I can’t find much information on the subject of predators. I haven’t observed anything eating these bugs and given the quantities they appear in, it seems natural predators don’t readily keep them in check. I think the question of predators is an interesting one. As they are a native species I would think something out there would have evolved to think they are tasty. Or have we wiped out their natural predators? This is a subject I’d like to learn more about!


I avoid spraying with chemicals but these bugs have a tough protective coated shell which means that they can resist most sprays anyway.

The only sure-fire way I learnt to deal with them was thanks to ‘Gardening Australia’ and is surprisingly quite simple. It’s ordinary dish washing liquid mixed with water…or in the classic words of former presenter Peter Cundall:

“…you’ve discovered the supreme Australian pest, the harlequin bug. I call them “B doubles”, the way they get around when they’re courting. How can you kill them, because they’re covered with a kind of a wax, and that actually repels normal sprays. The answer, believe it or not, is to get the cheapest possible detergent and make a very strong solution with water and spray it on the clusters in the morning when they’re out in the sun. It gets into their breathing tubes at the sides of their, body blocks them up and they are so brilliantly dead.”

From ‘Gardening Australia’ TV show episode 39 transcript.

I prefer  to make up the solution in a small bucket and pick them off if I can so I don’t accidentally get other insects with the spray, but sometimes I will spray if they are looking to be getting really out of control. So I make sure that the detergent I am using is as environmentally friendly as possible so that any residue if I do spray is not causing further problems.

Happy gardening, I hope your good bugs and many and your pest bugs few!


Where was I?

Yes I’m still here…but thinking of changing the name of my blog to ‘A Yearly Post from a Gippsland Garden’.  It would be more appropriate perhaps.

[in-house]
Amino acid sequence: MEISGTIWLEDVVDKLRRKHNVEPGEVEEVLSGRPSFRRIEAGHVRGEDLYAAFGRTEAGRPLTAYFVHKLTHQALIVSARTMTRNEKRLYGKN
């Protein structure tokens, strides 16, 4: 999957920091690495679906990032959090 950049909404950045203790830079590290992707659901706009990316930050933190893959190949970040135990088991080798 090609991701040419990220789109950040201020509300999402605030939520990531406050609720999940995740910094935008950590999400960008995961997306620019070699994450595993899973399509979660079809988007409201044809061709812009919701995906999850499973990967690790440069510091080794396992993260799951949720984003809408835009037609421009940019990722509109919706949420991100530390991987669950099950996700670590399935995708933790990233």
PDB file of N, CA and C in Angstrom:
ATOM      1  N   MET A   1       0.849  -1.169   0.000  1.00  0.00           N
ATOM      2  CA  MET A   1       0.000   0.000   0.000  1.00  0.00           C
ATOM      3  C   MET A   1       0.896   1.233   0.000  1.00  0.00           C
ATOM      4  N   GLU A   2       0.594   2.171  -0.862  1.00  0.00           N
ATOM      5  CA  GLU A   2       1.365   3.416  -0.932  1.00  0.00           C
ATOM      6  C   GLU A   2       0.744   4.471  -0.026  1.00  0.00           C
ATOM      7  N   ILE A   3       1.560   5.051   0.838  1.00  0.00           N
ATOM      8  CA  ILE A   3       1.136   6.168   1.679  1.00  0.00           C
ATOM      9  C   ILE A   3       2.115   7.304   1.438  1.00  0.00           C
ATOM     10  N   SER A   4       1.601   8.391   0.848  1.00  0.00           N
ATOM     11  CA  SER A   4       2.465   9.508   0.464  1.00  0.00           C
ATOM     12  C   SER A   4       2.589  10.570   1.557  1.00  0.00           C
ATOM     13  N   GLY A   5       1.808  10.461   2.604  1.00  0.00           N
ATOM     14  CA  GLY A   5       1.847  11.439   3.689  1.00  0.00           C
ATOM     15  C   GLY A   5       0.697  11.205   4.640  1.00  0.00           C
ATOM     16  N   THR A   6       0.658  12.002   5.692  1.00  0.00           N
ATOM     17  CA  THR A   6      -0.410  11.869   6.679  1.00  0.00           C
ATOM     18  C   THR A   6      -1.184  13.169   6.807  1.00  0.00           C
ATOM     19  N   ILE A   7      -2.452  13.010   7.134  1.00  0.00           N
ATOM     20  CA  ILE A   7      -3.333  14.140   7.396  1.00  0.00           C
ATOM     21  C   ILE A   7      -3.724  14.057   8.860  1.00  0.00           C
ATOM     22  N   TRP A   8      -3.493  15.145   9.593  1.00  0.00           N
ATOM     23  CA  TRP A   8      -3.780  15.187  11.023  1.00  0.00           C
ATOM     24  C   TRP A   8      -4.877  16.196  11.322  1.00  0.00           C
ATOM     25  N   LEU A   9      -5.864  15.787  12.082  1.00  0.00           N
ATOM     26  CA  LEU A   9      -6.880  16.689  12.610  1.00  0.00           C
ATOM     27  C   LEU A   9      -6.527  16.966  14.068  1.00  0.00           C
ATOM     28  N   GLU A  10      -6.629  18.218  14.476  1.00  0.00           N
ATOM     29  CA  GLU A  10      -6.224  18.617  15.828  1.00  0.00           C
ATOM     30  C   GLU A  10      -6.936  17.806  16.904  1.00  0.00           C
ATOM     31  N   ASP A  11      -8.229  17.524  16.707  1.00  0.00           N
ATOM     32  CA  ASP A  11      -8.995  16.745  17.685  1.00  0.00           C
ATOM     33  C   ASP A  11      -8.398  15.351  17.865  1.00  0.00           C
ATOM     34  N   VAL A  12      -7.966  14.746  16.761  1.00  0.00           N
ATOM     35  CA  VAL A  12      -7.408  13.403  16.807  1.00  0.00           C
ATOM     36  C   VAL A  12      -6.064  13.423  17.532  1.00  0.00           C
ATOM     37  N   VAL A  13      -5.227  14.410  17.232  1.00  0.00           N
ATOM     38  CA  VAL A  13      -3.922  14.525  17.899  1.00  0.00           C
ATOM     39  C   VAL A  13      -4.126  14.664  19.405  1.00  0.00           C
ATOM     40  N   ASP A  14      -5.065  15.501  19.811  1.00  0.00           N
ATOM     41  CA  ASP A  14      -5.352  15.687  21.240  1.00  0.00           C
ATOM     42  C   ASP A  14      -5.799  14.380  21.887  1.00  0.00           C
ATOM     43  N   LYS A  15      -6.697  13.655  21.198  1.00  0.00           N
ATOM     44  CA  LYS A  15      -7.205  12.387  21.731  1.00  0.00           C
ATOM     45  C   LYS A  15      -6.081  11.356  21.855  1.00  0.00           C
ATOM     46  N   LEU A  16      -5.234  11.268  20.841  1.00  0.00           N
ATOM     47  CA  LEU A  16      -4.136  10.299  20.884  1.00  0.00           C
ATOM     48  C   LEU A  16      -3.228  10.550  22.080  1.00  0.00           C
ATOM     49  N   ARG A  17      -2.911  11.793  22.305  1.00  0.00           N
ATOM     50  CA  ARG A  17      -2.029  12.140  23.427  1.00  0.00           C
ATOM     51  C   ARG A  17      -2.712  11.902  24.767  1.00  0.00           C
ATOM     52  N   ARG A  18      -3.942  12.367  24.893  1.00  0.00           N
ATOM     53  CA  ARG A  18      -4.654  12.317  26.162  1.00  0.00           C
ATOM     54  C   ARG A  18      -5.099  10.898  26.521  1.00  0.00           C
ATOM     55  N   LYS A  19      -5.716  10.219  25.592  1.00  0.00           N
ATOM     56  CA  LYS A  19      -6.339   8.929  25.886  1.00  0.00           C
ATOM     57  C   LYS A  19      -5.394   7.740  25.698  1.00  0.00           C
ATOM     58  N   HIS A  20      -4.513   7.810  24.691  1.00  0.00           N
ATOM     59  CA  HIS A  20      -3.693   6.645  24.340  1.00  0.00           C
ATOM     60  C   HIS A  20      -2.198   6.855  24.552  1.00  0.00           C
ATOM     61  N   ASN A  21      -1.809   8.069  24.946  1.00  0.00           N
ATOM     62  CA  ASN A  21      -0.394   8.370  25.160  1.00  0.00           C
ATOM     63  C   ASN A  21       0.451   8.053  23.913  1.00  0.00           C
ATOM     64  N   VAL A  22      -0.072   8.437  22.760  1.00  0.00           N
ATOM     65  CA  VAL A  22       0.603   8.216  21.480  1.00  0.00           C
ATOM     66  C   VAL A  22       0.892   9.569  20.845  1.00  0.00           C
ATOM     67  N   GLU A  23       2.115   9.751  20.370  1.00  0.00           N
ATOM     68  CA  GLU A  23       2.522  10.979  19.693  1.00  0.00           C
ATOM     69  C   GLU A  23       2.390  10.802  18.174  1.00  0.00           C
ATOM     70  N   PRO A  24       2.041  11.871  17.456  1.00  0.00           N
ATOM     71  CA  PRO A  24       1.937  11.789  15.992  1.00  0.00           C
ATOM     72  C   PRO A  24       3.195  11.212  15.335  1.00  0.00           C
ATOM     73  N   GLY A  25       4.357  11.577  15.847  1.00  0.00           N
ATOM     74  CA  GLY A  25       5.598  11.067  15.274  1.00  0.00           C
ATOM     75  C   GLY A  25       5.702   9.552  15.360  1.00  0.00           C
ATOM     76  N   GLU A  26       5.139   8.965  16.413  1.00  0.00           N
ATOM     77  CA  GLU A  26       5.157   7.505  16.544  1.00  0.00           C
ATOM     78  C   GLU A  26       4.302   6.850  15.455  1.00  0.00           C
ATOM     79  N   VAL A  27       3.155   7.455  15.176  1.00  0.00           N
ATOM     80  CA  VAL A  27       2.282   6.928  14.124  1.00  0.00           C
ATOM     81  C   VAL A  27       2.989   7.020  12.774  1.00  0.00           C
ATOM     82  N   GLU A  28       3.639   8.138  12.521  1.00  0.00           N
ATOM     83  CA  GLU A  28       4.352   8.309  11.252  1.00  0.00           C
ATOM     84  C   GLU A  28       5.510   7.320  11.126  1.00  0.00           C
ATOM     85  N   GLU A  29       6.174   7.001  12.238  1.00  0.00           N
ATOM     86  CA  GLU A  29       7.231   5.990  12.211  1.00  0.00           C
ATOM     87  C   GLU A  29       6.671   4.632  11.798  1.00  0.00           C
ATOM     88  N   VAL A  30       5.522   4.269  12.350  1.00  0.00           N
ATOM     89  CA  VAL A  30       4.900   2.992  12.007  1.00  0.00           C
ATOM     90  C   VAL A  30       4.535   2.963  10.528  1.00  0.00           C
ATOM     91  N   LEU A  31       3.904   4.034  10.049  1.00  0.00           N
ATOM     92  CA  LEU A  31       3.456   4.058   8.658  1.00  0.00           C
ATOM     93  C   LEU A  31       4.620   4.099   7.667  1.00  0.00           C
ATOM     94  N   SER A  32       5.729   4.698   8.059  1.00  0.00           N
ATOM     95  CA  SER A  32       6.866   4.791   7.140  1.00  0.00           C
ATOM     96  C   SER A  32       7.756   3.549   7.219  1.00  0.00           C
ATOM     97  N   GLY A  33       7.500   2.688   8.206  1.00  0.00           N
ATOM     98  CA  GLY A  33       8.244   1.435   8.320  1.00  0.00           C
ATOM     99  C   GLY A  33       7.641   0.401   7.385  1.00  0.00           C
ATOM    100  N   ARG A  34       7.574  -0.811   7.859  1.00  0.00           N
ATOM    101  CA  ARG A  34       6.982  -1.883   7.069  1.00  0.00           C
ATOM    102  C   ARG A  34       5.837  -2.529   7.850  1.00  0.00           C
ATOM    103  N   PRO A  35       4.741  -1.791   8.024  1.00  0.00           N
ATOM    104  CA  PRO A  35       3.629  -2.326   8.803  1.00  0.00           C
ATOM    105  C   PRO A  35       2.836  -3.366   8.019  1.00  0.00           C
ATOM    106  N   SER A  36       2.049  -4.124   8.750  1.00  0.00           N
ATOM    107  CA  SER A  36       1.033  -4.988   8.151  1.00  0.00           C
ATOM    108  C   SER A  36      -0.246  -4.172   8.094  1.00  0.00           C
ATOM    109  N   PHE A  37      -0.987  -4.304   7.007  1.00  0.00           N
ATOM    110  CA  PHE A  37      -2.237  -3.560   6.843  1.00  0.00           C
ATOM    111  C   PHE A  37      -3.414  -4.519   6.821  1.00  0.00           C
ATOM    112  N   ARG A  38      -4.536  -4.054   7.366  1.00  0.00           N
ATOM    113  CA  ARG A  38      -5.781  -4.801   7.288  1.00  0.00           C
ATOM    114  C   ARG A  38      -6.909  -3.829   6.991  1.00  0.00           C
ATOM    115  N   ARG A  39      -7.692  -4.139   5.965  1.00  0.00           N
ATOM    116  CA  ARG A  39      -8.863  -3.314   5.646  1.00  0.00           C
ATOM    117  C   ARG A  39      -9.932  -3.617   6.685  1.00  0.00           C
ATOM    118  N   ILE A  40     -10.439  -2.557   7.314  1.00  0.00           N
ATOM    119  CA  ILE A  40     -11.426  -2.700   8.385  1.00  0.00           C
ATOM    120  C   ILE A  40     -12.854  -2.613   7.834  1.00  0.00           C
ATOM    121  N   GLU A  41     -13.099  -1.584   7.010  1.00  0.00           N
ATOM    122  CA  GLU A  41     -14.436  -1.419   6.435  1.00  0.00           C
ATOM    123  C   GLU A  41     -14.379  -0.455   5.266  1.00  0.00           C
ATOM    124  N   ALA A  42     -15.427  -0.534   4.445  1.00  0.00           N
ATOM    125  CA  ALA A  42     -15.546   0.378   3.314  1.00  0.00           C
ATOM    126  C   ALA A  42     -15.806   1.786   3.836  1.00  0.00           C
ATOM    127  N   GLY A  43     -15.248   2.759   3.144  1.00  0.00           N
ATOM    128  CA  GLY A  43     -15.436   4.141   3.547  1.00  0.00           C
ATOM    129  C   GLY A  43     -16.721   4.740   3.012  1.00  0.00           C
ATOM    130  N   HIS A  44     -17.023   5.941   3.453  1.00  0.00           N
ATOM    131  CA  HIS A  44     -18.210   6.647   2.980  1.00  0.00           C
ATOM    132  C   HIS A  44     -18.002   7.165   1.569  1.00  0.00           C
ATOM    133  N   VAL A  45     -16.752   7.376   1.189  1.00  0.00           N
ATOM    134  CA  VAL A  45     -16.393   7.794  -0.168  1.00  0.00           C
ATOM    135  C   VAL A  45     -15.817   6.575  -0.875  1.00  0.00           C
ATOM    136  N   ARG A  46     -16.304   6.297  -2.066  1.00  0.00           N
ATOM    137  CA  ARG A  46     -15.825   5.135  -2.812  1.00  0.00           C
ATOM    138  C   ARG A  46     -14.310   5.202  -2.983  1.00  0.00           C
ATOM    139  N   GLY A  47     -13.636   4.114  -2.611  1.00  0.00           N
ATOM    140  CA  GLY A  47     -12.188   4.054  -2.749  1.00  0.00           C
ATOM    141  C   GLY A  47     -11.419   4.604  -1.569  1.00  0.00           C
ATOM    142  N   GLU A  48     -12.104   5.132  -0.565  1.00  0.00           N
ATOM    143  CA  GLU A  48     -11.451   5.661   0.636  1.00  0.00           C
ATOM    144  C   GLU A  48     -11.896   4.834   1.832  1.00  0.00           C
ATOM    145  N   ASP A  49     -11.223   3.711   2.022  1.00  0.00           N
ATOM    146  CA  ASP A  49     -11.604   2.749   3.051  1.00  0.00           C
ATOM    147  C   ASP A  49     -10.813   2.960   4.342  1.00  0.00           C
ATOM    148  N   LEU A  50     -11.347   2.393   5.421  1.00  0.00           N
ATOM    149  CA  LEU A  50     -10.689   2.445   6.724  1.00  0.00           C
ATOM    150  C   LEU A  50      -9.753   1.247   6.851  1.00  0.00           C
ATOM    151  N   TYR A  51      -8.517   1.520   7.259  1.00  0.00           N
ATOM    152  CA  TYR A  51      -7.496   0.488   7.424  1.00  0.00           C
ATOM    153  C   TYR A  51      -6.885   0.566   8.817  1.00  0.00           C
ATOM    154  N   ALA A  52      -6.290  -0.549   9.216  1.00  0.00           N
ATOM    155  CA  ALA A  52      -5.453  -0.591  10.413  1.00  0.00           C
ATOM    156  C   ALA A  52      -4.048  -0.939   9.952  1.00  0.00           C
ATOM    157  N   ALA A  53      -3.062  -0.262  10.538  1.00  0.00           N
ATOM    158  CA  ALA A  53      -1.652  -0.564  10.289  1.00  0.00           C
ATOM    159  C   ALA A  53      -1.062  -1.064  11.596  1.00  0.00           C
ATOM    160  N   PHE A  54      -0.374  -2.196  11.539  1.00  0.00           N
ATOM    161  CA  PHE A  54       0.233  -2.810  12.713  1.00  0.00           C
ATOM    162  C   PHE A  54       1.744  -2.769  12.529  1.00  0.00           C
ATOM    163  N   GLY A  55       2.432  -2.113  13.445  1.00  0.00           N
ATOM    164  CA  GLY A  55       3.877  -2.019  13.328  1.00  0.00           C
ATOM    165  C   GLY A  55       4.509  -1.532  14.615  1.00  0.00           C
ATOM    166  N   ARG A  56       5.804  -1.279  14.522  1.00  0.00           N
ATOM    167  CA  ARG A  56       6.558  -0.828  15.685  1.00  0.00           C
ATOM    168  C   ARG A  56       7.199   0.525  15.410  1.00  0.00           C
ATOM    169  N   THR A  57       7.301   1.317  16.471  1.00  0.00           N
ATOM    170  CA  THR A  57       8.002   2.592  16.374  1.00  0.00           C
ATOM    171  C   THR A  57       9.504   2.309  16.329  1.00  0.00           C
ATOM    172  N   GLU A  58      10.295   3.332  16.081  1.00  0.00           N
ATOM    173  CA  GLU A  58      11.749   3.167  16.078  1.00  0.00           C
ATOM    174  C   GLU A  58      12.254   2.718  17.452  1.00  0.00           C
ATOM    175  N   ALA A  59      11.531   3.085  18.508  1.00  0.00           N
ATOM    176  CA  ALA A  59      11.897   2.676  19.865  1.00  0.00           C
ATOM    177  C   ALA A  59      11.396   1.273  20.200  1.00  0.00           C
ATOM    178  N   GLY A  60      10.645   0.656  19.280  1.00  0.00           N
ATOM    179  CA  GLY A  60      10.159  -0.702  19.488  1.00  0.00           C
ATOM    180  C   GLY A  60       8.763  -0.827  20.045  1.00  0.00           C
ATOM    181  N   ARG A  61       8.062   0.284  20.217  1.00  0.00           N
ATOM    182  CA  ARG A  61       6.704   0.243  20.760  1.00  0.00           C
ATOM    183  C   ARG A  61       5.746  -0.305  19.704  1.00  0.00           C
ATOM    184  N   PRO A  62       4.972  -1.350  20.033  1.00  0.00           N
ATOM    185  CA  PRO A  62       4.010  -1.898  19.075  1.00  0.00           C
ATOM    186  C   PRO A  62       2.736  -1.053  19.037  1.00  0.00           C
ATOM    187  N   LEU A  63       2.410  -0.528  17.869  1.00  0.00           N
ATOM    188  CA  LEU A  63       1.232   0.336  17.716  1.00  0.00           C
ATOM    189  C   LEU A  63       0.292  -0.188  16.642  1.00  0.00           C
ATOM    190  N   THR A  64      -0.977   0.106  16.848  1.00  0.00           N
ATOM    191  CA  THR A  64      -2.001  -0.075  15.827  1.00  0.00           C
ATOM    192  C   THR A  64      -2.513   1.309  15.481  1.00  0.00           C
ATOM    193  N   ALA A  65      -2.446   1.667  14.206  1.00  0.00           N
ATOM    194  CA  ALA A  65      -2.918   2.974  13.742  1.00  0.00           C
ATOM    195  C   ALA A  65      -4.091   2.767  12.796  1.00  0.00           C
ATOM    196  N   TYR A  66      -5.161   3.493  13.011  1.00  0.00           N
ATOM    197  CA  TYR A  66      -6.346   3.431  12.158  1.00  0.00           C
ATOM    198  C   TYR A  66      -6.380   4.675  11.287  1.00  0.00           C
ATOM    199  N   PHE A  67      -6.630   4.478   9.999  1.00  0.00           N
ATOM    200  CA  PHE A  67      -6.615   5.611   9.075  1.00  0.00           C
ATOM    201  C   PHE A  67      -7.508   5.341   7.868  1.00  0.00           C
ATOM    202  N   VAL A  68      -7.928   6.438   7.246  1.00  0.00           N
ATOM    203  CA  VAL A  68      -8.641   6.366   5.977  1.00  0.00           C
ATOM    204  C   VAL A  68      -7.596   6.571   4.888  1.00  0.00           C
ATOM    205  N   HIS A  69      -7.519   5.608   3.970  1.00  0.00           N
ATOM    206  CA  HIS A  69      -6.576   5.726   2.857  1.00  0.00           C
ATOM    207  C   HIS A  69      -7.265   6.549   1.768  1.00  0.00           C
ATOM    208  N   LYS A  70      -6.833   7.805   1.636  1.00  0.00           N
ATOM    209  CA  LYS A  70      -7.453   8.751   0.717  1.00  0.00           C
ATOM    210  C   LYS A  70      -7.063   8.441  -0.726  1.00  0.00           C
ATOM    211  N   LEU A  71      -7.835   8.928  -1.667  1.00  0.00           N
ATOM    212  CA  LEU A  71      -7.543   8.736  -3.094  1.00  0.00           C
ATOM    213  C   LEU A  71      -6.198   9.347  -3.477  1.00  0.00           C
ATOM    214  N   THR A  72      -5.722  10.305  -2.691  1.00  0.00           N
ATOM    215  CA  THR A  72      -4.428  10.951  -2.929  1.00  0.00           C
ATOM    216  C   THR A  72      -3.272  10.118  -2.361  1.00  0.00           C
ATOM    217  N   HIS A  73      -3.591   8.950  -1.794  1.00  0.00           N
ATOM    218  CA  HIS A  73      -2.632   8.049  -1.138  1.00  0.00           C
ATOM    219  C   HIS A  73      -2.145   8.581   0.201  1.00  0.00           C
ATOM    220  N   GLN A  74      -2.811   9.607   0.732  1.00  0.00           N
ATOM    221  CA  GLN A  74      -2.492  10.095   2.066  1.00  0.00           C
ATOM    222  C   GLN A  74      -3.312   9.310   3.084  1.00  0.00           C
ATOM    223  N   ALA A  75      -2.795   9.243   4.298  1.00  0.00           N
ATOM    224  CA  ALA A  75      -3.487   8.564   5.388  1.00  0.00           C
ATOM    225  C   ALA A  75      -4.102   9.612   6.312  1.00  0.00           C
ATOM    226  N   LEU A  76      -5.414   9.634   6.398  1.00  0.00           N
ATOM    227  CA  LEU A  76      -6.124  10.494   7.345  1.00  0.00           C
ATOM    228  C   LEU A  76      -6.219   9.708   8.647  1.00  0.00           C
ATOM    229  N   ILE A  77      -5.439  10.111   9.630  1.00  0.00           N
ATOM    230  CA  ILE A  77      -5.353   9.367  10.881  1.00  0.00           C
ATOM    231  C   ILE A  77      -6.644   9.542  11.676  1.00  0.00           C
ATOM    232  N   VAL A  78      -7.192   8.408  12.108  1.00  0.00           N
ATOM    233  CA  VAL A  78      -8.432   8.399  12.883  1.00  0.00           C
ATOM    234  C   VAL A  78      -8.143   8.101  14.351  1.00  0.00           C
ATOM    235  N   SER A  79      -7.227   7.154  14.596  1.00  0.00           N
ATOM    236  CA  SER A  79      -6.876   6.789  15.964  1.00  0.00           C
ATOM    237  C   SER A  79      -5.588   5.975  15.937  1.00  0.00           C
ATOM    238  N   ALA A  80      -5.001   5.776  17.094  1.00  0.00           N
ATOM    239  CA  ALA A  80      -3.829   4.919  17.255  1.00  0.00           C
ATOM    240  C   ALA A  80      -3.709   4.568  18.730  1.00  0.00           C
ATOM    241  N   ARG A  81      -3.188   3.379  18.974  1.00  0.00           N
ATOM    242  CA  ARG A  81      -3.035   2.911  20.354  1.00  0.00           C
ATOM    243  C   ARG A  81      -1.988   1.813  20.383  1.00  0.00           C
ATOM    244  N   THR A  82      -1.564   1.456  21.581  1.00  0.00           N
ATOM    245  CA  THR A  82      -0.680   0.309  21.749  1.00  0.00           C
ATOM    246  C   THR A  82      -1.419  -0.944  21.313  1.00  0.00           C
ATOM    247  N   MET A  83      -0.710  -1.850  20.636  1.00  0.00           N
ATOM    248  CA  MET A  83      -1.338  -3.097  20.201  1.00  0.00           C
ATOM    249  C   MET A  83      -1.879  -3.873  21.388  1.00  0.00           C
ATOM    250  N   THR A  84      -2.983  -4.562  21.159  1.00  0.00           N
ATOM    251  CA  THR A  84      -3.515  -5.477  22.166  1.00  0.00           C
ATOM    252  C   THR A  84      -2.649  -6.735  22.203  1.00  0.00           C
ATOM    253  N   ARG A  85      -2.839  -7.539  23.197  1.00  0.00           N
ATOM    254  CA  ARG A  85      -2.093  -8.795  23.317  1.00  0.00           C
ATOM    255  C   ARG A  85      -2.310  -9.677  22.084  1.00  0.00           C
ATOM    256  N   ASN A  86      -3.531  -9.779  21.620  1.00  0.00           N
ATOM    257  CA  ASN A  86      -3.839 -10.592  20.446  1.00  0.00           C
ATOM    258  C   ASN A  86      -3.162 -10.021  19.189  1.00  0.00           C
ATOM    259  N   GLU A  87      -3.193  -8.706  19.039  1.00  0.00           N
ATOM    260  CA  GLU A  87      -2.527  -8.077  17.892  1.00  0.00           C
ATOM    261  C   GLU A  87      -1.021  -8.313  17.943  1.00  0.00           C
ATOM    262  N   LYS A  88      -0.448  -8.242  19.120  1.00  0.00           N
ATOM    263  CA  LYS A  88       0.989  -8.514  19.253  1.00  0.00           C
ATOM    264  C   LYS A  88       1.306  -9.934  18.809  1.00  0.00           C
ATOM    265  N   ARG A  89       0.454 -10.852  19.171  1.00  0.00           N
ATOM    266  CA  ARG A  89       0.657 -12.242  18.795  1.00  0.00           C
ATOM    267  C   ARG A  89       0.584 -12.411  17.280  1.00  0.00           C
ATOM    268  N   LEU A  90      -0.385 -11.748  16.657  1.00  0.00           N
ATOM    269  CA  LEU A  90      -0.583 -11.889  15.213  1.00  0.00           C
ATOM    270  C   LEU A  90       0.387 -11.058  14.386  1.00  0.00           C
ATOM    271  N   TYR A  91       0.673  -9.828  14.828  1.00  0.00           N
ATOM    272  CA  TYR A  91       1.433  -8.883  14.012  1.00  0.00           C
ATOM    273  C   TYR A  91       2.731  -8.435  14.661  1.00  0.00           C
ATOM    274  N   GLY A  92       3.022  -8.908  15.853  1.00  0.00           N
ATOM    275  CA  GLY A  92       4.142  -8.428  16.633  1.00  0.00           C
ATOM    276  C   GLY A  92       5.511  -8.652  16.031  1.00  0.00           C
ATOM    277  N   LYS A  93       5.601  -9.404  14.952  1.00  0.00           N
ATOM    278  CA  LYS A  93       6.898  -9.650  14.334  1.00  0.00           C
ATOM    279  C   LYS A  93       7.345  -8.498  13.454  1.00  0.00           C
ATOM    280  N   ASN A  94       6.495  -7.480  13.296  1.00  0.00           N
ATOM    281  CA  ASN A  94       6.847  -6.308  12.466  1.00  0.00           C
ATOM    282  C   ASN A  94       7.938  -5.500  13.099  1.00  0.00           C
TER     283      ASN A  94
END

To be honest the joy of a trip overseas was followed up by a very melancholic few months. It took me by surprise, but thankfully I’m feeling bright eyed and bushy tailed again now 🙂 Thanks to those lovely bloggers who dropped me a line to say ‘Hi’…it might have taken until now to get a response out of me, but I appreciated it very much!

Well, it’s heading into late spring in the Gippygarden and it has been a wet one! The pattern seems to be four days rain then a day or two of blazing sunshine, so you can imagine what the garden is like. The weeds have never been happier. Thankfully some of the intentional plantings are pretty happy about it too and the garden is lush if unruly.

My personal bane the Harlequin Bug (dindymus versicolour)  is also pretty chuffed about all the lush new growth. So my post work relaxation routine seems to consist of carrying around a bucket of soapy water and picking off the bugs to drop into it. I can be heard muttering darkly to them as I find them clustered on my roses. Yes it’s a bit gruesome, but it is the only thing that seems effective without using toxic sprays that will equally hurt the good bugs (the soapy water that is, not the muttering).  It is requiring quite a bit of vigilance. Every day there are plenty of new bugs and my ultimate aim is to keep the population down before my tomatoes grow and produce ripe fruit.

No precious tomatoes for you, nasty little buggies...

In other garden news the garlic I planted in the garden bed has stunned me by growing better than what I potted up, which is a surprise, particularly when it has been so wet. None of it is growing fantastically, but it is all still alive and growing reasonably well.

Some garlic around Christmas...perhaps.

Lately I’ve been focusing on digging some more vege beds and planting for the bees, but more on those later. I’ll leave you with a couple of current bee favourites for now…

Bees love Borage and so do I. Who could resist that colour?!

Not a good perspective shot, but this is a tiny native bee. It is about a third of the size of a honey bee and is clearly enjoying our callistemon!

See you soon,